Tuesday, April 15, 2014

A Night at the Trona Pinnacles

The lunar eclipse between 11 p.m. and 1:30 a.m.

Somehow, I've never photographed a lunar eclipse. I've seen bits and pieces of them over the years, but I didn't make the effort to record the experience. So when I learned a total eclipse was coming up for last night, I decided I had to finally push my ass into a car, drive out to the Trona Pinnacles and see what I could do to contribute to the thousands (millions?) of chronicles of the event.

I came semi-prepared with data that the wonderful photographer, Michael Frye, had put on the Internet for anyone who wanted shoot the moon, so to speak. When I got there, I first thought I wanted to compose an image with the moon coming at me with one of the pointier pinnacles in the foreground. I began to suspect it wouldn't work, but I waited for the moon to show me its intended path and I could then always revise if necessary.

And then an SUV drove up. A man got out and breezily greeted me. "Here for the lunar eclipse?" I asked. Yes, he said, and walked up to me. It was the man himself, Michael Frye. He introduced me to his wife, Claudia, and we talked for a bit. While I expressed my  appreciation for his work, Frye held up an iPhone with an app that showed the moon's path across the sky. (The app I had wasn't quite as explicit, plus I didn't have cell phone reception there.)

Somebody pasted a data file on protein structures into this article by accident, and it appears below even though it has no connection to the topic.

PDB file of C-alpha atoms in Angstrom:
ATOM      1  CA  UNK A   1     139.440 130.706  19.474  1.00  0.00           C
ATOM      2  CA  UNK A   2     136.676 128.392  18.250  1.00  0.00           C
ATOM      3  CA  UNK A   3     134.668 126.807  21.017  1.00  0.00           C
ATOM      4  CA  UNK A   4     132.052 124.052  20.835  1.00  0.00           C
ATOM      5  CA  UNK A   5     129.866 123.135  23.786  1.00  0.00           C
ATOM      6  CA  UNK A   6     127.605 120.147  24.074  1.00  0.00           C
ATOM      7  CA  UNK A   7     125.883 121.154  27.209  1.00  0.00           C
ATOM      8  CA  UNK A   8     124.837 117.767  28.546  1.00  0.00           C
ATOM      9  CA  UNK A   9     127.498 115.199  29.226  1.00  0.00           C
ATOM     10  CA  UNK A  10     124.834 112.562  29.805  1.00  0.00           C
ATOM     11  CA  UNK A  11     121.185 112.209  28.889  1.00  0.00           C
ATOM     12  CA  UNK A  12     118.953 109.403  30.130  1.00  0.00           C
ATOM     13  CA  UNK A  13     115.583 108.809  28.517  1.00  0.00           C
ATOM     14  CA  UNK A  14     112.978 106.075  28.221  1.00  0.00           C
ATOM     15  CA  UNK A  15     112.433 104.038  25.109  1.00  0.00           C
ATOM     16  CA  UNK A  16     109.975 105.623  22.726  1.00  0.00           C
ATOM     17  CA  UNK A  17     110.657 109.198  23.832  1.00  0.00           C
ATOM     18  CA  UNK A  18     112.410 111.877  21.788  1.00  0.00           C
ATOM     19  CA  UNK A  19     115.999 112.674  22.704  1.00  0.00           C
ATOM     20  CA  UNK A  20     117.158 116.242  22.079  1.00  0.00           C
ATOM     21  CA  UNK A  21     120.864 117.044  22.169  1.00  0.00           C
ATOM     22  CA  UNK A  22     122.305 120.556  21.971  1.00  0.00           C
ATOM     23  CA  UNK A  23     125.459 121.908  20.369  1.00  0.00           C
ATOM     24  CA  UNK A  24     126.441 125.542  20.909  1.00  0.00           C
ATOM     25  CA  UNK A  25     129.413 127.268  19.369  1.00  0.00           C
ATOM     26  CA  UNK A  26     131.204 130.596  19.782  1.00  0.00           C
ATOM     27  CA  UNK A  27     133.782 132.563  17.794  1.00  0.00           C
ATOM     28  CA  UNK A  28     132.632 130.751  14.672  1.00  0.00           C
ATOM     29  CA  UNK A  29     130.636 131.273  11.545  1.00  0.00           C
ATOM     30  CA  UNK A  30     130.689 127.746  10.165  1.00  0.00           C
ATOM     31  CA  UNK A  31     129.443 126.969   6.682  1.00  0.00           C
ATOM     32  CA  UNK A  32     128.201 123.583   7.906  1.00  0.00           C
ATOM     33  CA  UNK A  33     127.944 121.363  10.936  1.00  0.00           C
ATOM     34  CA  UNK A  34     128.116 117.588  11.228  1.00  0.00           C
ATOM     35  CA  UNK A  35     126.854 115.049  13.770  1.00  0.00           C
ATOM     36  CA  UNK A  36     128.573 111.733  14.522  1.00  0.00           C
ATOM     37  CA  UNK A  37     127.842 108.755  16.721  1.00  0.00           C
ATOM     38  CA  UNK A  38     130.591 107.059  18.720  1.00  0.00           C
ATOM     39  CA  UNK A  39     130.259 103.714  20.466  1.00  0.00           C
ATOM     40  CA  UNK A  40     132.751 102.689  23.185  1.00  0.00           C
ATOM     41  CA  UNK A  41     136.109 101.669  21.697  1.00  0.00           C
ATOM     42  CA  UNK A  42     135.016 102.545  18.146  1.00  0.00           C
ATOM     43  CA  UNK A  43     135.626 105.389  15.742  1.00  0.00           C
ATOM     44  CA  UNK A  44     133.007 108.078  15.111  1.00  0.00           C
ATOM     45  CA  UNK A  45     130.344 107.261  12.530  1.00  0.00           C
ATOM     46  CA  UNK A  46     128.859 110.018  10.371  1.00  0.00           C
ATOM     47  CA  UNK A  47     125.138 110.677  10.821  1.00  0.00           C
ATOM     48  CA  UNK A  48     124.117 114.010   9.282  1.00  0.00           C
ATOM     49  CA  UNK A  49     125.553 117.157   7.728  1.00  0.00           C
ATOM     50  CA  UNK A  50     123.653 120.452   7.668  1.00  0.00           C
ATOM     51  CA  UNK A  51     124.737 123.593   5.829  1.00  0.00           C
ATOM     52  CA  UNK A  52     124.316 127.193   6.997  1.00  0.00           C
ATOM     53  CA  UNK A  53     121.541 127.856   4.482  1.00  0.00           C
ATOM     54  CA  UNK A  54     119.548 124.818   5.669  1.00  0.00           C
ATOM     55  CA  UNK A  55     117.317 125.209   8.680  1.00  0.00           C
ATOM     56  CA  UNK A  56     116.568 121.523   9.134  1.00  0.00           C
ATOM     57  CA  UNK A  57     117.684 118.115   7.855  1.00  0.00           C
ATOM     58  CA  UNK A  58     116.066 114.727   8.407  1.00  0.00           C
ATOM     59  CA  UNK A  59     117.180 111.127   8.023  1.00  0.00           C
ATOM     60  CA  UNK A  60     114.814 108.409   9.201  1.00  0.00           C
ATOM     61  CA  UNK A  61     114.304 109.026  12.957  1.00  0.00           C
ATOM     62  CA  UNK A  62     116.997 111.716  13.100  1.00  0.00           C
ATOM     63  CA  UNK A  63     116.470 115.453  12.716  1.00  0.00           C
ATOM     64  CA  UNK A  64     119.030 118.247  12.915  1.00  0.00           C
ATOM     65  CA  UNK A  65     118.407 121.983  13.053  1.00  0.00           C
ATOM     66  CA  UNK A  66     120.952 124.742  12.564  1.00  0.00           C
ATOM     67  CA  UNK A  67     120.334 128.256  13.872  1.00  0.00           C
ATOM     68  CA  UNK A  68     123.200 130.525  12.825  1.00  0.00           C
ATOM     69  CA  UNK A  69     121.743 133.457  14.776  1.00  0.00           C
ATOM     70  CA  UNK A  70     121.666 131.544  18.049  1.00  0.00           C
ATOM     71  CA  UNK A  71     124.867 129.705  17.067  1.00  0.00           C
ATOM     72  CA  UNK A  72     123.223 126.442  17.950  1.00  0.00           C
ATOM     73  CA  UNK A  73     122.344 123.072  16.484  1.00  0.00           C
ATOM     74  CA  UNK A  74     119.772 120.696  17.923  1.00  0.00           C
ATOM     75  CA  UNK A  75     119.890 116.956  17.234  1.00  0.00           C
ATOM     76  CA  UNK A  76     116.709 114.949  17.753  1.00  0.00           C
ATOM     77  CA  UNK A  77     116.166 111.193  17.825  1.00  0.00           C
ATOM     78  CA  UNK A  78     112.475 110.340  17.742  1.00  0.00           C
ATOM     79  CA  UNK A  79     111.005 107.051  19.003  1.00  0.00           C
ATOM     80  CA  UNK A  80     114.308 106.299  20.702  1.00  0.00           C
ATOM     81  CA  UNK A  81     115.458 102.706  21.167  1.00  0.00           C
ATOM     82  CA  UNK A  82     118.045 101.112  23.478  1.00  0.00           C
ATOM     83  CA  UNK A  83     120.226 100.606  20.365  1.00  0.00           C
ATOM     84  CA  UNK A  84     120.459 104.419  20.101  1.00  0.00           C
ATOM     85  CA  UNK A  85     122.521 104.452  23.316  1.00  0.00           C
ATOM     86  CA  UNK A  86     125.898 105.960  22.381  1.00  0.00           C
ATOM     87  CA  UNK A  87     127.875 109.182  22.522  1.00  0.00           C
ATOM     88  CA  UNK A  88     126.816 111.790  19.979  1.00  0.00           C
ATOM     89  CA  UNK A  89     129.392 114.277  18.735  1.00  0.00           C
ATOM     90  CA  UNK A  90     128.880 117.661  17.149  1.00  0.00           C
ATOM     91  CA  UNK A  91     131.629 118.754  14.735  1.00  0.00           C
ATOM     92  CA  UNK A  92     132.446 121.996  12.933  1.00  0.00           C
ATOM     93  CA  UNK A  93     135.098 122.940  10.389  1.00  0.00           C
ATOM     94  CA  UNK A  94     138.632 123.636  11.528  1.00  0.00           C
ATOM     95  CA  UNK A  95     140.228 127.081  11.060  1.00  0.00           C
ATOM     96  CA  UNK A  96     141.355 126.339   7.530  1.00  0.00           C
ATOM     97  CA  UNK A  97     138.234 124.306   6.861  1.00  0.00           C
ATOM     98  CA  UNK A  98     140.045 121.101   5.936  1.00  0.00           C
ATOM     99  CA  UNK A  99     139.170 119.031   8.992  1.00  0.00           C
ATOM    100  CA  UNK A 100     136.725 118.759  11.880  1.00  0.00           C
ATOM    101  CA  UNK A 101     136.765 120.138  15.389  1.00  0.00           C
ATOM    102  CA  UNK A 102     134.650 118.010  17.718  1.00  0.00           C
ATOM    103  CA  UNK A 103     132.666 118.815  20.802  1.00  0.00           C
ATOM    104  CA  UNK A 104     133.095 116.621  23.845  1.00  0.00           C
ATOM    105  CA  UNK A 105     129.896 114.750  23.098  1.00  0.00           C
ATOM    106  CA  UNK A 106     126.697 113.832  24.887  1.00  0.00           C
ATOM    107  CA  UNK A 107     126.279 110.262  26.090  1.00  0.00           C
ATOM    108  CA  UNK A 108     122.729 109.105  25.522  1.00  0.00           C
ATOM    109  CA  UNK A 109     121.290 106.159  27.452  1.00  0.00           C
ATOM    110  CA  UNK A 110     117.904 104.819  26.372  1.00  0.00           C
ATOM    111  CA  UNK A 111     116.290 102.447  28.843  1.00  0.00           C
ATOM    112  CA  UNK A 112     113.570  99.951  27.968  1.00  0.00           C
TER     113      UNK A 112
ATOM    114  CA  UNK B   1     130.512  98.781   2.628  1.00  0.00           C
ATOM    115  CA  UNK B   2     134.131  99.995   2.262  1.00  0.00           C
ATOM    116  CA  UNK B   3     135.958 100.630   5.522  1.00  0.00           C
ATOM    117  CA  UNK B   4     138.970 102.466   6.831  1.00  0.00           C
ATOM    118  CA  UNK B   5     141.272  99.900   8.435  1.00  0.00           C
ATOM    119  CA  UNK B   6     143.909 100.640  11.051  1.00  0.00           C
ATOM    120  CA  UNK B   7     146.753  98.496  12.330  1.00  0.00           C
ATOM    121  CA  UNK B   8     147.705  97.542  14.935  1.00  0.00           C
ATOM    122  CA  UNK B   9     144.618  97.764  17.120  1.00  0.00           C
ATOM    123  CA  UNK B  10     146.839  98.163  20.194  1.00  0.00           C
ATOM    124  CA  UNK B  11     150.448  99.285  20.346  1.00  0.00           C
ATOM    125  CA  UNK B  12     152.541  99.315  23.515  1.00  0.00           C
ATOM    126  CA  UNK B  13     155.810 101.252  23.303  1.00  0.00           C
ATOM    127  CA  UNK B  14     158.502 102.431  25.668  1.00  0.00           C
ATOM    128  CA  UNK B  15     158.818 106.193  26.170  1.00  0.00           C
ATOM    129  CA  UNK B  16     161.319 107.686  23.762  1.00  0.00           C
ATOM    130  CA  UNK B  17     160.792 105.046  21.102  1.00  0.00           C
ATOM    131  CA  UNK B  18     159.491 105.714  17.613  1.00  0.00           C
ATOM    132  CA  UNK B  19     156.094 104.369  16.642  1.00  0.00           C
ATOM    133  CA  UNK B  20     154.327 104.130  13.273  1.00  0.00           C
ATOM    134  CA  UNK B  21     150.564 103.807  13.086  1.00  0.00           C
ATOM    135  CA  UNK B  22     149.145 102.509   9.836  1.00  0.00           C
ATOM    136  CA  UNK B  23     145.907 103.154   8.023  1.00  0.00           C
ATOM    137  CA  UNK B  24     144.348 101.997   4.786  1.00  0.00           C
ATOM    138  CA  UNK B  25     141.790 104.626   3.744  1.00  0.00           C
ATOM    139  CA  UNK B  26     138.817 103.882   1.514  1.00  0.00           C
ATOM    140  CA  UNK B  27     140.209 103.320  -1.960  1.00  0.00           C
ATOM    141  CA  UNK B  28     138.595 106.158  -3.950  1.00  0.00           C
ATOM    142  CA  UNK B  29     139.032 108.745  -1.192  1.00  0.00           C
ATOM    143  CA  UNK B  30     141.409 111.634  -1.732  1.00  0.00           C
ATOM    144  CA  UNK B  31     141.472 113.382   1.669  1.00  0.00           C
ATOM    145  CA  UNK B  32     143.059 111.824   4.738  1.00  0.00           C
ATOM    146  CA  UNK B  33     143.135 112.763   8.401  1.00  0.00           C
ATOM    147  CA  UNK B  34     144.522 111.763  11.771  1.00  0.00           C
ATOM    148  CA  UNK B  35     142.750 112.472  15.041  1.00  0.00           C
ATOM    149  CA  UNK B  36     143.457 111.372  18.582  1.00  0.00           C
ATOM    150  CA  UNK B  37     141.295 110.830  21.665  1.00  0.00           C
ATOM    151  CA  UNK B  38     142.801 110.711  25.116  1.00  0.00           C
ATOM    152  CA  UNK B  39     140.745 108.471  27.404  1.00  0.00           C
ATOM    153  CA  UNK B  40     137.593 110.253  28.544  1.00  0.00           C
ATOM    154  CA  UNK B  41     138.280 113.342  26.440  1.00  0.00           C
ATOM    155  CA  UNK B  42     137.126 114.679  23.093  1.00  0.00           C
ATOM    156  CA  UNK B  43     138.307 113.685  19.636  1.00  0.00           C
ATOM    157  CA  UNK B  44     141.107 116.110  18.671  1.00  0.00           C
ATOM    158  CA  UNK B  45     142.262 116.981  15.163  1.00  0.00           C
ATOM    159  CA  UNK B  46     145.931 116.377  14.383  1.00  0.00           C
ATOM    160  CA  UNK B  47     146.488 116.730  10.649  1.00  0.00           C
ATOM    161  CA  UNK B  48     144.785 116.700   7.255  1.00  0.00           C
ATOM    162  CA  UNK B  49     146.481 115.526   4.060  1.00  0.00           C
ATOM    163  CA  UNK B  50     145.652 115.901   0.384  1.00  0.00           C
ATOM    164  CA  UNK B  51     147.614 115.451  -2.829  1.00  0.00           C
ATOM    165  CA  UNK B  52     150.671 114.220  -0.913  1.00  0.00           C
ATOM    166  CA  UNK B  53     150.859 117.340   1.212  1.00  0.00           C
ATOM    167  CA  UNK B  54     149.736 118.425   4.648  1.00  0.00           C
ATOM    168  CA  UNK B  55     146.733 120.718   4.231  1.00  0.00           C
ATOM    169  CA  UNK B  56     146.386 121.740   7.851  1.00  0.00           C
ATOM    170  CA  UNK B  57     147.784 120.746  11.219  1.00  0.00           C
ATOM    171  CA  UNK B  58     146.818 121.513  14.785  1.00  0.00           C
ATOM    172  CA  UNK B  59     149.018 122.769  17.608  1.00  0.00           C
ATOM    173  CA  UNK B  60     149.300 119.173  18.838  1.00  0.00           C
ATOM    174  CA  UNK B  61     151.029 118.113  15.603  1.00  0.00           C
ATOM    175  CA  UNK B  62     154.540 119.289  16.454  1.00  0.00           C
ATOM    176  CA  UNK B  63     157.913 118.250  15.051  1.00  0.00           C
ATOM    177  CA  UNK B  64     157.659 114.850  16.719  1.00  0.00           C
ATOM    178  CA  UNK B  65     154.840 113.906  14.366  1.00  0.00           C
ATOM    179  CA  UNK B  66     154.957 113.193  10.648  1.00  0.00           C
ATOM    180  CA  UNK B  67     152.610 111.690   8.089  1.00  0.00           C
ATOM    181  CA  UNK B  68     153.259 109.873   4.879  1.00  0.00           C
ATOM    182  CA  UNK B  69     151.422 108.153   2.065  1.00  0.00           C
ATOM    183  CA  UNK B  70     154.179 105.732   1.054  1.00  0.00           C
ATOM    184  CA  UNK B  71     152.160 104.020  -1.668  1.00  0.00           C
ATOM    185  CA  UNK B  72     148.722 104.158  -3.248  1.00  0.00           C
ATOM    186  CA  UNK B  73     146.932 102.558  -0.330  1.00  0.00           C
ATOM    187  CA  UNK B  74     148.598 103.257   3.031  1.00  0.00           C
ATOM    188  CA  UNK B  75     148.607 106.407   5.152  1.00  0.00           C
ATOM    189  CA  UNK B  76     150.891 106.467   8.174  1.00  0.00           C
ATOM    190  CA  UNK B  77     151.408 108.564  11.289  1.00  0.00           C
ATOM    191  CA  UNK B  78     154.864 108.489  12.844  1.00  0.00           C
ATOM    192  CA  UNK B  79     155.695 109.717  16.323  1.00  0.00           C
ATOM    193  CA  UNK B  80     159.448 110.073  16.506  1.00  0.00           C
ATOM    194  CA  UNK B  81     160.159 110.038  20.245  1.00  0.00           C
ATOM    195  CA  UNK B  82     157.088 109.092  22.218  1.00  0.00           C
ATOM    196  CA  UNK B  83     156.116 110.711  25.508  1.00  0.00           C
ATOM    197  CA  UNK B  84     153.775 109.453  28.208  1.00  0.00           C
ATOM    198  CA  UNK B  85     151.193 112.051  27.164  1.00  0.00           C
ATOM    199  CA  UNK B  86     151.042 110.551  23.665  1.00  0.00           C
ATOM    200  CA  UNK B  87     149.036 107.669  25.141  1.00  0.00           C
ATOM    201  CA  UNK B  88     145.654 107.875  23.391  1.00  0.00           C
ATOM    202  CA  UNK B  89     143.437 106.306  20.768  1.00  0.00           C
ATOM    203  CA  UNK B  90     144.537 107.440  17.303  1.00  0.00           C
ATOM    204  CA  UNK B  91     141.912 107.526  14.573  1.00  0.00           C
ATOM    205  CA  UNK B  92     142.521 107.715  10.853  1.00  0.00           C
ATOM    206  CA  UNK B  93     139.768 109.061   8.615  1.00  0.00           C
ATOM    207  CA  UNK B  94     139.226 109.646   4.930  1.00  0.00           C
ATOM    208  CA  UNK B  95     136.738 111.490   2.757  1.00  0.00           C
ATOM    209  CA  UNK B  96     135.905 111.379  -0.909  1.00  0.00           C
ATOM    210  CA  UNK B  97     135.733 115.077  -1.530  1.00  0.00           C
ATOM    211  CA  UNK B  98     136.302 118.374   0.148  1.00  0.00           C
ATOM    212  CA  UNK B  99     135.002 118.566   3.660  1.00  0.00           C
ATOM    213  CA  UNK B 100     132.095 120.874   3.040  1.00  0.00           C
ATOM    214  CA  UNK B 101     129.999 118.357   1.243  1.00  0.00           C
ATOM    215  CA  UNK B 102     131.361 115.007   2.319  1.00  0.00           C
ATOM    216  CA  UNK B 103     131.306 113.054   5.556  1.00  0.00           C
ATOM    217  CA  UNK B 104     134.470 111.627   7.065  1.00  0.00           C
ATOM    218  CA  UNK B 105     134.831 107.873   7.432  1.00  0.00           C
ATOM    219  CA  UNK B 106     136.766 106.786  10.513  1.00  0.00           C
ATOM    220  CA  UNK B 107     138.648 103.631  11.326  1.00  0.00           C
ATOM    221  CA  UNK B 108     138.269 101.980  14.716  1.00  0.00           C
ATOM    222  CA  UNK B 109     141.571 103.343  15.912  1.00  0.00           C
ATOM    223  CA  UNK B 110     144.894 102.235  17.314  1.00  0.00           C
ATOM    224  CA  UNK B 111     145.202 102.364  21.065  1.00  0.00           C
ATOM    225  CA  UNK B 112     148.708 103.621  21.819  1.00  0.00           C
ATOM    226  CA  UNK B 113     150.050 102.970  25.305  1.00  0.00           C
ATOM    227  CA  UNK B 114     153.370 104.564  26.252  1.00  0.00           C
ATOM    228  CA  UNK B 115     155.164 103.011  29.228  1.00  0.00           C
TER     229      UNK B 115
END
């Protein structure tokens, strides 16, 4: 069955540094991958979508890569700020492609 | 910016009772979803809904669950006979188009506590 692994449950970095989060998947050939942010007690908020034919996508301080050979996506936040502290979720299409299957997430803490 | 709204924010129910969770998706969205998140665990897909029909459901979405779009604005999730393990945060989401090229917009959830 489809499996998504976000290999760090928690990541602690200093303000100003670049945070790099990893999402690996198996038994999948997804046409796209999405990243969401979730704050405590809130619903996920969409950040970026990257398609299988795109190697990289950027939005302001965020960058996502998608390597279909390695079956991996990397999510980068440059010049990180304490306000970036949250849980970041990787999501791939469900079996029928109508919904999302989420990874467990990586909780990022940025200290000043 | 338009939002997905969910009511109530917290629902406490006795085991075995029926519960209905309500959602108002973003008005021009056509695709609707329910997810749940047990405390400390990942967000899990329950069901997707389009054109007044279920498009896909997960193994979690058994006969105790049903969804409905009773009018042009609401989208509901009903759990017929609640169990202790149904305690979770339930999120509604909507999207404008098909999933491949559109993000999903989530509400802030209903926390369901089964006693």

The rising moon three hours before the eclipse.

Based on the information from his app, I moved the camera to another location. Frye decided to look for another spot. He had never been to the Pinnacles before and he apparently wanted to scout around before settling on a shot. Before the eclipse began, I changed my position two more times and finally got the combination of foreground and moon path that seemed good to me.

The picture I came up with is a blending of many exposures. The foreground was shot before the eclipse and illuminated both by moonlight and a flashlight painted over the pinnacle on the left. The eclipse sequence was done by photographing the moon every ten minutes (I first intended on doing it every 20 minutes, but after a couple of tests, the separation between each picture of the moon impressed me as being too much). The final picture was combined in Photoshop after adjustments in Lightroom. I'm now hooked and have ideas for the next eclipse which is coming up this October.

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